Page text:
Use of Bacteria- and Fungus-Binding Mesh in Negative Pressure Wound Therapy Provides Significant Granulation Tissue Without Tissue Ingrowth

Malin Malmsjö, MD, PhD; Sandra Lindstedt, MD, PhD; Richard Ingemansson, MD, PhD; Lotta Gustafsson, MD, PhD

Disclosures

ePlasty. 2014;14 

In This Article

Abstract and Introduction

Abstract

Objective: Bacteria- and fungus-binding mesh traps and inactivates bacteria and fungus, which makes it interesting, alternative, and wound filler for negative pressure wound therapy (NPWT). The aim of this study was to compare pathogen-binding mesh, black foam, and gauze in NPWT with regard to granulation tissue formation and ingrowth of wound bed tissue in the wound filler.

Methods: Wounds on the backs of 8 pigs underwent 72 hours of NPWT using pathogen-binding mesh, foam, or gauze. Microdeformation of the wound bed and granulation tissue formation and the force required to remove the wound fillers was studied.

Results: Pathogen-binding mesh produced more granulation tissue, leukocyte infiltration, and tissue disorganization in the wound bed than gauze, but less than foam. All 3 wound fillers caused microdeformation of the wound bed surface. Little force was required to remove pathogen-binding mesh and gauze, while considerable force was needed to remove foam. This is the result of tissue growth into the foam, but not into pathogen-binding mesh or gauze, as shown by examination of biopsy sections from the wound bed.

Conclusions: This study shows that using pathogen-binding mesh as a wound filler for NPWT leads to a significant amount of granulation tissue in the wound bed, more than that with gauze, but eliminates the problems of ingrowth of the wound bed into the wound filler. Pathogen-binding mesh is thus an interesting wound filler in NPWT.

Introduction

Negative pressure wound therapy (NPWT) employs a closed drainage system to apply controlled suction to a wound bed. NPWT has revolutionized the treatment of patients with both chronic and acute wounds,[1,2] including orthopedic trauma,[3] soft tissue trauma,[4] skin grafts,[5] pressure ulcers,[6] venous leg ulcers,[7] vascular surgery wounds, diabetic foot ulcers,[8] burns,[9] surgical infections,[10] and the management of open wounds following abdominal surgery[11] and thoracic surgery.[12,13] We are beginning to understand the mechanisms by which negative pressure promotes wound healing. NPWT creates a moist environment,[14] drains exudate,[15–17] reduces tissue edema,[18] contracts the wound edges,[15–17] mechanically stimulates the wound bed,[19–21] alters blood flow in the wound edges,[16,22–24] and stimulates angiogenesis[25,26] and the formation of granulation tissue.[16] The biological effects of NPWT on the wound bed depend on the type of wound filler used and the negative pressure setting.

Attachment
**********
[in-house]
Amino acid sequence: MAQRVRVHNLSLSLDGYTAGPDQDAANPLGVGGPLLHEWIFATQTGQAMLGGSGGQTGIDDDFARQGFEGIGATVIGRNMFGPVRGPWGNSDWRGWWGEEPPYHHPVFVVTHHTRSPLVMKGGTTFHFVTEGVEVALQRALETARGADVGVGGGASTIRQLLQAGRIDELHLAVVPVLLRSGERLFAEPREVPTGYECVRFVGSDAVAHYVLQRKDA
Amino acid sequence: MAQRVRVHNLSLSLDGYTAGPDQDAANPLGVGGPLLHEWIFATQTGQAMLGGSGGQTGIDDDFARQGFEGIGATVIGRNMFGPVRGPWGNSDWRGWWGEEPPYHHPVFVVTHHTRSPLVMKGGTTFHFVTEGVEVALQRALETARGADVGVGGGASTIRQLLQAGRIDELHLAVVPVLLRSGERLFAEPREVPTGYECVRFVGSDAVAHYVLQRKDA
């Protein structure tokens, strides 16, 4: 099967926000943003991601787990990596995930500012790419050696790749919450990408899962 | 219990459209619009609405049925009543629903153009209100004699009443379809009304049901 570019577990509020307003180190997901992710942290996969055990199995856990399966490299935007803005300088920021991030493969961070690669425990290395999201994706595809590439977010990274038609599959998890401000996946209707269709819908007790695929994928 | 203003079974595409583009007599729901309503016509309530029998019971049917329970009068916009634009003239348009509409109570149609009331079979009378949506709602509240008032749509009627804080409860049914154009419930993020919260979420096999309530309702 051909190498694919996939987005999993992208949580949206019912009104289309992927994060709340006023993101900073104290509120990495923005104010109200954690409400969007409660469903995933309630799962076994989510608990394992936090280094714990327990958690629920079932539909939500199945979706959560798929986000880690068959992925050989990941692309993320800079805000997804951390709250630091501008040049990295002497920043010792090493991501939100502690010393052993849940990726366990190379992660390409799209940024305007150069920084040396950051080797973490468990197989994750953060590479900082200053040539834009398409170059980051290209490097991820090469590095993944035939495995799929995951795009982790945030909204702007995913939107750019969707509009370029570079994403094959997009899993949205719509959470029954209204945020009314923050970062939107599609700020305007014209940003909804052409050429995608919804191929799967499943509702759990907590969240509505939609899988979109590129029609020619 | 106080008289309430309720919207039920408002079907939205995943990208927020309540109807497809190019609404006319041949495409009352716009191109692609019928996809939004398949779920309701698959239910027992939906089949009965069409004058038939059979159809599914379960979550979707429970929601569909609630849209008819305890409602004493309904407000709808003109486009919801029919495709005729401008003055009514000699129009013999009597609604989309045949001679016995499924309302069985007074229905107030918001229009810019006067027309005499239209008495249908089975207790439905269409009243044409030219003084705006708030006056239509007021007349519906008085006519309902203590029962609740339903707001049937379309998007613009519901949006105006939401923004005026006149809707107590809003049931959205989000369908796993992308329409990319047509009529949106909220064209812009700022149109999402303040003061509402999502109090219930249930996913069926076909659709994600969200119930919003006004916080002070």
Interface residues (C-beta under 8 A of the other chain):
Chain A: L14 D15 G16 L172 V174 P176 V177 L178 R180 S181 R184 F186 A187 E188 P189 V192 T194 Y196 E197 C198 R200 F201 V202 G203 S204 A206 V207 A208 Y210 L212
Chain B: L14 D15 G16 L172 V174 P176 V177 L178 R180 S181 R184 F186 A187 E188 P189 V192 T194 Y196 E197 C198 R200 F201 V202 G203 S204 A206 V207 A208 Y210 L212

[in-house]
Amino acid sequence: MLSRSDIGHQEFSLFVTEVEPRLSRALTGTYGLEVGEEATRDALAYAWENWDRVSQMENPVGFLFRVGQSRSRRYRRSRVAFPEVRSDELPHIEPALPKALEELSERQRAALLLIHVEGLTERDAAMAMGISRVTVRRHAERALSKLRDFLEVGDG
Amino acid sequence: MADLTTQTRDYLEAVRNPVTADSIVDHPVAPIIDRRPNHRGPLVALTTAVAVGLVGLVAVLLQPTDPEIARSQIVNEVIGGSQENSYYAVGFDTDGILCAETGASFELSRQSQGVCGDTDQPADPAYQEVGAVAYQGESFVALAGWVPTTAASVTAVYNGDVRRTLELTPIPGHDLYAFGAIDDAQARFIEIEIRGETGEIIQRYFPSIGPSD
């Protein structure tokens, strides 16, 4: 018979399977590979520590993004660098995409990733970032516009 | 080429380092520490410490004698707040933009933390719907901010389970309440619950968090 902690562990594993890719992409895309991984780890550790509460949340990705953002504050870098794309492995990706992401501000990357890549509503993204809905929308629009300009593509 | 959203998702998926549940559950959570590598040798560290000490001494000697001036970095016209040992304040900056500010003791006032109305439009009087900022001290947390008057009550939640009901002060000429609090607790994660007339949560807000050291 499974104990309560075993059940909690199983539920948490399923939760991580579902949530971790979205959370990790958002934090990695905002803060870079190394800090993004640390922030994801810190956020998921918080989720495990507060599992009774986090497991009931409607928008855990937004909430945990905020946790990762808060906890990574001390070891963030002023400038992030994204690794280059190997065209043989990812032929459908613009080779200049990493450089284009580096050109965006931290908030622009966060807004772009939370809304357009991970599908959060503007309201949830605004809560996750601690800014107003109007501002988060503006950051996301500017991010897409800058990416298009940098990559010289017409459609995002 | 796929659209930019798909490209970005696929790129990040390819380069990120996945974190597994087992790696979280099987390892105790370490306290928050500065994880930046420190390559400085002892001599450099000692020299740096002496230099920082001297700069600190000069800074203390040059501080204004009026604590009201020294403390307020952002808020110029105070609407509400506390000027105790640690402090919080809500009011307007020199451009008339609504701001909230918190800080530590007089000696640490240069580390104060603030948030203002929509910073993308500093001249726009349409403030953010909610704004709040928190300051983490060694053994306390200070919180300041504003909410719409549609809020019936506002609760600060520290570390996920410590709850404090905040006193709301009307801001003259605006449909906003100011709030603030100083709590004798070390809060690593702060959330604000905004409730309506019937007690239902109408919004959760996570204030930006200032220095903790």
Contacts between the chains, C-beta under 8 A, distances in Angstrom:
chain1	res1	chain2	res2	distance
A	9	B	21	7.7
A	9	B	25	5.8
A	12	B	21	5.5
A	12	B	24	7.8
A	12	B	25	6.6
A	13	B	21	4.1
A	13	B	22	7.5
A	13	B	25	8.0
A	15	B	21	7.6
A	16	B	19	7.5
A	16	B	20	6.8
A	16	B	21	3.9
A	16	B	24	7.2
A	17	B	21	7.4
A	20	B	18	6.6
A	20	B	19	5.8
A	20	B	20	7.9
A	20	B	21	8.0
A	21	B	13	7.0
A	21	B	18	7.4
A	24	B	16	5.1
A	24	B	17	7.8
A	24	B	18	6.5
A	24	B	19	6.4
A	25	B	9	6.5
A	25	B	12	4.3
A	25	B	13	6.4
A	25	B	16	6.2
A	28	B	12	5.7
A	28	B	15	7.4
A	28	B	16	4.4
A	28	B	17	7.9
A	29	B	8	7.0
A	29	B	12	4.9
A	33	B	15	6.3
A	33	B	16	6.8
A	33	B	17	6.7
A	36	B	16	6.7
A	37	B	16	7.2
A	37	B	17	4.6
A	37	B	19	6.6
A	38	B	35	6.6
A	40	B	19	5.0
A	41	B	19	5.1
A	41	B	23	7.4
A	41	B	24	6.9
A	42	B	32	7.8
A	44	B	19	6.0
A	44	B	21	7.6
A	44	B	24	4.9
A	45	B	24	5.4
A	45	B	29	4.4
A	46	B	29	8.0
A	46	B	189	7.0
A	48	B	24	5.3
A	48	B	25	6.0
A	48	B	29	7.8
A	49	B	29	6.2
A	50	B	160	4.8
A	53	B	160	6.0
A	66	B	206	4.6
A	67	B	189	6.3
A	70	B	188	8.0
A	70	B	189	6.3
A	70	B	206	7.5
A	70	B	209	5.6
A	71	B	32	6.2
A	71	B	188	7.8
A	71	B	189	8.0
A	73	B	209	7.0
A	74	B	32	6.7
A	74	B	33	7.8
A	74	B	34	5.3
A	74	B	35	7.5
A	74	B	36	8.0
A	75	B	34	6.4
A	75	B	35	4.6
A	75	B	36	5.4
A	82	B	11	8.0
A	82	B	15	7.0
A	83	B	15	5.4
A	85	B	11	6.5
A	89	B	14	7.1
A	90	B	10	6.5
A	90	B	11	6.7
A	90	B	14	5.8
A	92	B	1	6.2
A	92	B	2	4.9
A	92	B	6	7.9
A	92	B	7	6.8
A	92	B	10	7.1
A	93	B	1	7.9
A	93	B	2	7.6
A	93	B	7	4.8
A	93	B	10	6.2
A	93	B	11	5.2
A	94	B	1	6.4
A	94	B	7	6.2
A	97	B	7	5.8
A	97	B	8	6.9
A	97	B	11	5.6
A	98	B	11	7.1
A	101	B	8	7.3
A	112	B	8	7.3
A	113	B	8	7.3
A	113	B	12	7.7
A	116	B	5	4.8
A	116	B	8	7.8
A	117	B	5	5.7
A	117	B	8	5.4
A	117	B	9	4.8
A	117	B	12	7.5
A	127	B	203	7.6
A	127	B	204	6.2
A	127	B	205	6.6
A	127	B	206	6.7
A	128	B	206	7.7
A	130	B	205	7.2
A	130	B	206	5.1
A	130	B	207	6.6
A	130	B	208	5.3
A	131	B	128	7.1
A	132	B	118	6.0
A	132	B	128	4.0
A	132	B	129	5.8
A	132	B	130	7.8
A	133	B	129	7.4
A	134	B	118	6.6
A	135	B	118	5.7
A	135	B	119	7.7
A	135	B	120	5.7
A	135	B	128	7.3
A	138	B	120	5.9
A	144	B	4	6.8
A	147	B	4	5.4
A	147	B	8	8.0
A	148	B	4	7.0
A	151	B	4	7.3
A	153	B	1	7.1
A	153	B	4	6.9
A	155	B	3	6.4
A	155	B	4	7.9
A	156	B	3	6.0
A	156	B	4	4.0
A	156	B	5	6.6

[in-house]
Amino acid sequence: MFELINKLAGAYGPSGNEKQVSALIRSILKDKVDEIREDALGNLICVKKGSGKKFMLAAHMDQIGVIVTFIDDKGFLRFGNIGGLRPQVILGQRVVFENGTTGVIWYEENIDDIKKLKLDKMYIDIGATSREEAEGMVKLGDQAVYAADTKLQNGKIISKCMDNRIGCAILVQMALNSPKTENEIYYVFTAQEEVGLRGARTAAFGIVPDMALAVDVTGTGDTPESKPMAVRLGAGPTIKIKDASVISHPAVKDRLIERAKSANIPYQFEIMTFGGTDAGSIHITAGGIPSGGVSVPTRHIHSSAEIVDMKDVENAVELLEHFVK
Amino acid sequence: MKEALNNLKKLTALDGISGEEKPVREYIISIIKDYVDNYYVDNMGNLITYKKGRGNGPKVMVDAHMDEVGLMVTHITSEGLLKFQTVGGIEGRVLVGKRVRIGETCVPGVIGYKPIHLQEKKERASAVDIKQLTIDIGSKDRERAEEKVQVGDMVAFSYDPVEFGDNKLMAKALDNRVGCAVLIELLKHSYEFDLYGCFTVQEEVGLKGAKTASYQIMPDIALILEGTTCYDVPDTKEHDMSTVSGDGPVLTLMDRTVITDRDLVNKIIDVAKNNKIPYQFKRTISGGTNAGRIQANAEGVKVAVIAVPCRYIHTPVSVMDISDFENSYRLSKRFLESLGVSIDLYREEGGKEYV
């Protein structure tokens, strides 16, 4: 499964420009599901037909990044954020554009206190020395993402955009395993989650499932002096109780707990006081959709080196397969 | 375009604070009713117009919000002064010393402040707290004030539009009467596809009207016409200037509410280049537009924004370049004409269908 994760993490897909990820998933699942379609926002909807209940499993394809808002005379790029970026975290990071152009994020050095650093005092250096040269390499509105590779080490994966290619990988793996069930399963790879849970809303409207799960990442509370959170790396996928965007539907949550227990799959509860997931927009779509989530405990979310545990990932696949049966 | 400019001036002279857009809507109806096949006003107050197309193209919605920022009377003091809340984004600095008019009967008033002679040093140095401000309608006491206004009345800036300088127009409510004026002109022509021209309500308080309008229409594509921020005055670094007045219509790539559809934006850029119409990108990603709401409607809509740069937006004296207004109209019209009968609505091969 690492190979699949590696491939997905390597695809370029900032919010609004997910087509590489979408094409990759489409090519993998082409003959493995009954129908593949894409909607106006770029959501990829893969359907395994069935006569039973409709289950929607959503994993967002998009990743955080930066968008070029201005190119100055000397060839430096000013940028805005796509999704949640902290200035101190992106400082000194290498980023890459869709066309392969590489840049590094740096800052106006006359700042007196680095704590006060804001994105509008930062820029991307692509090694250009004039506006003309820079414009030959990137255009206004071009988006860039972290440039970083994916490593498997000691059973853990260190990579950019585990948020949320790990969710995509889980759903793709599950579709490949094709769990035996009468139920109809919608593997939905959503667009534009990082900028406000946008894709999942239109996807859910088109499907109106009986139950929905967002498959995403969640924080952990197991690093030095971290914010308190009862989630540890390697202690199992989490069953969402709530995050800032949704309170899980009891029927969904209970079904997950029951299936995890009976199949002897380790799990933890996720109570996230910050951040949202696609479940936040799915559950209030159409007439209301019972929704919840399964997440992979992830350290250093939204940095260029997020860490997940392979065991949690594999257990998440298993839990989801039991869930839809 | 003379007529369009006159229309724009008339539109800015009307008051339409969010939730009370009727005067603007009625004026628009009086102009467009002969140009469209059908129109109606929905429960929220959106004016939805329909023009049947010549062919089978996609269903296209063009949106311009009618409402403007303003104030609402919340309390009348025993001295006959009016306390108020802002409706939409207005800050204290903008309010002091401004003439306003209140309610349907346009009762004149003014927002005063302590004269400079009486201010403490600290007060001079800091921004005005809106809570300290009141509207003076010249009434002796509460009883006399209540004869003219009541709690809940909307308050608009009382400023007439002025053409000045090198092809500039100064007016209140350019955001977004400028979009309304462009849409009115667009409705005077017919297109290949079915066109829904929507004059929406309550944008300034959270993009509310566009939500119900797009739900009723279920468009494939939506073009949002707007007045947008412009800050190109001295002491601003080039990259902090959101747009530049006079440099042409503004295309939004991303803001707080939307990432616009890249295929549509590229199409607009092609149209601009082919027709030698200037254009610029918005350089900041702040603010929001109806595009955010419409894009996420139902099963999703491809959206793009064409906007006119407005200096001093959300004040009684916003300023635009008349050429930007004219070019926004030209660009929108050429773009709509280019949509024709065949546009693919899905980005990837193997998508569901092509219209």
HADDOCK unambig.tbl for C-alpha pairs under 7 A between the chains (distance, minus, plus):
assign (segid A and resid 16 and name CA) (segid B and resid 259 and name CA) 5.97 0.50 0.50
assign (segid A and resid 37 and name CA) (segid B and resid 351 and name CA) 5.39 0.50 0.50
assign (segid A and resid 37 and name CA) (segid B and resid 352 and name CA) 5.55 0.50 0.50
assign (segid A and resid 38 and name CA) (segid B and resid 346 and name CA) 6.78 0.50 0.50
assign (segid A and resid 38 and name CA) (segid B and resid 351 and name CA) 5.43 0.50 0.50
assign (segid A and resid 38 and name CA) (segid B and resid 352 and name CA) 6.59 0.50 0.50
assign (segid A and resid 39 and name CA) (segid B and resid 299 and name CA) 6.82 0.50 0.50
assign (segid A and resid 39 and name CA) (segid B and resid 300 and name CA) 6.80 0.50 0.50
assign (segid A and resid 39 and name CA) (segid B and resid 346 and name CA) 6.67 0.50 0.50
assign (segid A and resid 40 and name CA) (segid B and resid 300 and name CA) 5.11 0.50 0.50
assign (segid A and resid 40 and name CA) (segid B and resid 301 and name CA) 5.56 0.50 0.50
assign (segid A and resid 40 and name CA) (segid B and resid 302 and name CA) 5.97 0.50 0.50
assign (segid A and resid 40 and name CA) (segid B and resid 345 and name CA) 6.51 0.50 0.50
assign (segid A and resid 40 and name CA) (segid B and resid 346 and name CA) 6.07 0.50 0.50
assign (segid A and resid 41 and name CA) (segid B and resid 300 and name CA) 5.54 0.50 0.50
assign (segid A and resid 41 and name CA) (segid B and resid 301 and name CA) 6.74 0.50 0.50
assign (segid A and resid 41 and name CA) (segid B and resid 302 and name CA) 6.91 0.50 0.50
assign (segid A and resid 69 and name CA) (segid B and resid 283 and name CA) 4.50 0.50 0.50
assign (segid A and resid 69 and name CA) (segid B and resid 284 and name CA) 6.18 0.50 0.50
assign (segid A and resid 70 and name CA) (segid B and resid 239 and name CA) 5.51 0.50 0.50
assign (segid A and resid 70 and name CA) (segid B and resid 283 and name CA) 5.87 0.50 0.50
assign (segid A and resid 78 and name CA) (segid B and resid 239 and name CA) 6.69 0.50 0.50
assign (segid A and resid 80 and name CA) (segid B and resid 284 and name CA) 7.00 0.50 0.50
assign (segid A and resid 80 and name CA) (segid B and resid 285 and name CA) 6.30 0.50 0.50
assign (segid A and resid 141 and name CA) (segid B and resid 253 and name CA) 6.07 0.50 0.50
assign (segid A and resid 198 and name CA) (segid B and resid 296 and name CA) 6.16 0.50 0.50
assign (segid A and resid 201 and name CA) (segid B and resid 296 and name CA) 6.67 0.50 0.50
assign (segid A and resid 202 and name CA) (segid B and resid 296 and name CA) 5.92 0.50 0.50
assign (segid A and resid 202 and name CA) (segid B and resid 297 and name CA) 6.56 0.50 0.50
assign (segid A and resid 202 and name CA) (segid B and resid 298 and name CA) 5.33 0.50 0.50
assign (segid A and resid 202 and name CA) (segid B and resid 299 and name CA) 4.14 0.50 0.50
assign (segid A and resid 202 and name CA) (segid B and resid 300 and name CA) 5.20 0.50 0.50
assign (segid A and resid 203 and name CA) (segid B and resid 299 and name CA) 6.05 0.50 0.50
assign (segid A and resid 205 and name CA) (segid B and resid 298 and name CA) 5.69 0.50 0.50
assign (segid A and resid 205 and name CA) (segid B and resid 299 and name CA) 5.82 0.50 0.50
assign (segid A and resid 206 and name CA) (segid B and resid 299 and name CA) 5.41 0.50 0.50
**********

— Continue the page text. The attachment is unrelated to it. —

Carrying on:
There is a common misconception that NPWT controls or reduces the bacterial burden in the wound. In an initial study on pig wounds inoculated with human Staphylococcus aureus and Staphylococcus epidermidis a reduction in bacterial counts during the course of NPWT was reported.[16] However, no clinical studies since then have been able to confirm the early in vivo findings of Morykwas et al,[27–30] and some have even reported an increase in bacterial numbers during NPWT.[27,31,32] NPWT has been shown to cause a shift in the bacterial species toward biofilm-producing organisms such as S. aureus and S. epidermidis.[27,28,30] It has been hypothesized that occlusion and negative pressure create relative hypoxia, thus promoting anaerobes and a shift in microorganism populations.[30] Furthermore, the gauze used in NPWT has been a particular type of cotton gauze (Kerlix AMD), which may provide pathogen-binding control because it is impregnated with polyhexamethylene biguanide.[33] However, the current recommendation is that NPWT should not be used in isolation to control wound infections (http://www.npwtexperts.com).

Studies are now emerging showing that the amount and character of granulation tissue formed differ depending on the type of wound filler used for NPWT. Foam and gauze are the most common wound filler materials used in NPWT. The use of foam produces thick granulation tissue,[19,34,35] while gauze produces thinner but denser granulation tissue.[19,34] The choice of wound filler for NPWT may therefore be tailored to the individual wound.[36] Pathogen-binding mesh may provide an interesting alternative wound filler for NPWT. Mesh of this kind makes use of the hydrophobic interaction to remove pathogenic wound bacteria. The hydrophobic interaction is a basic physical phenomenon causing hydrophobic (water-repellent) particles to accumulate in an aqueous environment, held together by the forces of the surrounding water molecules. Bacteria have hydrophobic cell surface structures that allow them to adhere to wound tissue in the initial phase of infection. Pathogen-binding mesh is coated with a fatty acid derivative, which gives the dressing strongly hydrophobic properties. Wound bacteria are thus irreversibly bound to the dressing when they come into contact with the hydrophobic dressing fibers in the moist wound environment.[37] Pathogen-binding mesh can thus adsorb and inactivate a wide range of bacteria, for example, Staphylococcus aureus and Pseudomonas aeruginosa, and fungi. It has been shown to reduce the microbial load in wounds[38,39] and offers a nonallergic, nontoxic alternative for reducing the microbial load in open wounds. The mesh binds and inactivates bacteria and fungus without the development of resistance among microorganisms.

The aim of this study was to compare the effects of hydrophobic pathogen-binding mesh with foam and gauze during NPWT with regard to wound bed appearance and granulation tissue formation using an in vivo porcine wound model.

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